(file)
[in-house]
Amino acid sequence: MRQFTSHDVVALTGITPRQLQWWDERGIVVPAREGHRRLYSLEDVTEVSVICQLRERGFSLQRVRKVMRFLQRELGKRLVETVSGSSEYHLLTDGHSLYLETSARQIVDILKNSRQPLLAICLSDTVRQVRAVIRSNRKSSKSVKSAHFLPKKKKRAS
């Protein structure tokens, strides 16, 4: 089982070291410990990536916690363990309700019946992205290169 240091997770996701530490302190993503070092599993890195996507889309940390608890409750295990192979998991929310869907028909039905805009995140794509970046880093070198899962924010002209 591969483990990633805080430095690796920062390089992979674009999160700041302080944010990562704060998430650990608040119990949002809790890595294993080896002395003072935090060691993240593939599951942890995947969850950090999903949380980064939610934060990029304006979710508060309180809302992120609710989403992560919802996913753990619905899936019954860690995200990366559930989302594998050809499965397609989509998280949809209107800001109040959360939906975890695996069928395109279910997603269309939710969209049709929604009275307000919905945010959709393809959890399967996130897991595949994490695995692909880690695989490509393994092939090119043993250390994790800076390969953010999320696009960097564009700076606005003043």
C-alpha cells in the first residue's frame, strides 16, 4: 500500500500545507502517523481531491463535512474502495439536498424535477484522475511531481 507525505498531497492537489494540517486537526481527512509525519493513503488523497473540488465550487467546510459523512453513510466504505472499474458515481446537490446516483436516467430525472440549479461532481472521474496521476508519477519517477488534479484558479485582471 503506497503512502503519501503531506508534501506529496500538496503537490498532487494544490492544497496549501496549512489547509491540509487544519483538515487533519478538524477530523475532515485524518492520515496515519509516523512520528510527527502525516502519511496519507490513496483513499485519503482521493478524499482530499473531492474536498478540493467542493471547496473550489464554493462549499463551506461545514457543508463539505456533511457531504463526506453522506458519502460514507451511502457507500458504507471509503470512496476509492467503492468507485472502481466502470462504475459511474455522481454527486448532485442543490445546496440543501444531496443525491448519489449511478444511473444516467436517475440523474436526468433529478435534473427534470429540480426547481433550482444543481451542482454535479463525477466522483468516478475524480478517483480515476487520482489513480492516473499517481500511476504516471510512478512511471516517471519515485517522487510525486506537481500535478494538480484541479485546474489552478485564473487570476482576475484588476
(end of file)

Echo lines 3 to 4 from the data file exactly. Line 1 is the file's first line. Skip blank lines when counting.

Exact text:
């Protein structure tokens, strides 16, 4: 089982070291410990990536916690363990309700019946992205290169 240091997770996701530490302190993503070092599993890195996507889309940390608890409750295990192979998991929310869907028909039905805009995140794509970046880093070198899962924010002209 591969483990990633805080430095690796920062390089992979674009999160700041302080944010990562704060998430650990608040119990949002809790890595294993080896002395003072935090060691993240593939599951942890995947969850950090999903949380980064939610934060990029304006979710508060309180809302992120609710989403992560919802996913753990619905899936019954860690995200990366559930989302594998050809499965397609989509998280949809209107800001109040959360939906975890695996069928395109279910997603269309939710969209049709929604009275307000919905945010959709393809959890399967996130897991595949994490695995692909880690695989490509393994092939090119043993250390994790800076390969953010999320696009960097564009700076606005003043």
C-alpha cells in the first residue's frame, strides 16, 4: 500500500500545507502517523481531491463535512474502495439536498424535477484522475511531481 507525505498531497492537489494540517486537526481527512509525519493513503488523497473540488465550487467546510459523512453513510466504505472499474458515481446537490446516483436516467430525472440549479461532481472521474496521476508519477519517477488534479484558479485582471 503506497503512502503519501503531506508534501506529496500538496503537490498532487494544490492544497496549501496549512489547509491540509487544519483538515487533519478538524477530523475532515485524518492520515496515519509516523512520528510527527502525516502519511496519507490513496483513499485519503482521493478524499482530499473531492474536498478540493467542493471547496473550489464554493462549499463551506461545514457543508463539505456533511457531504463526506453522506458519502460514507451511502457507500458504507471509503470512496476509492467503492468507485472502481466502470462504475459511474455522481454527486448532485442543490445546496440543501444531496443525491448519489449511478444511473444516467436517475440523474436526468433529478435534473427534470429540480426547481433550482444543481451542482454535479463525477466522483468516478475524480478517483480515476487520482489513480492516473499517481500511476504516471510512478512511471516517471519515485517522487510525486506537481500535478494538480484541479485546474489552478485564473487570476482576475484588476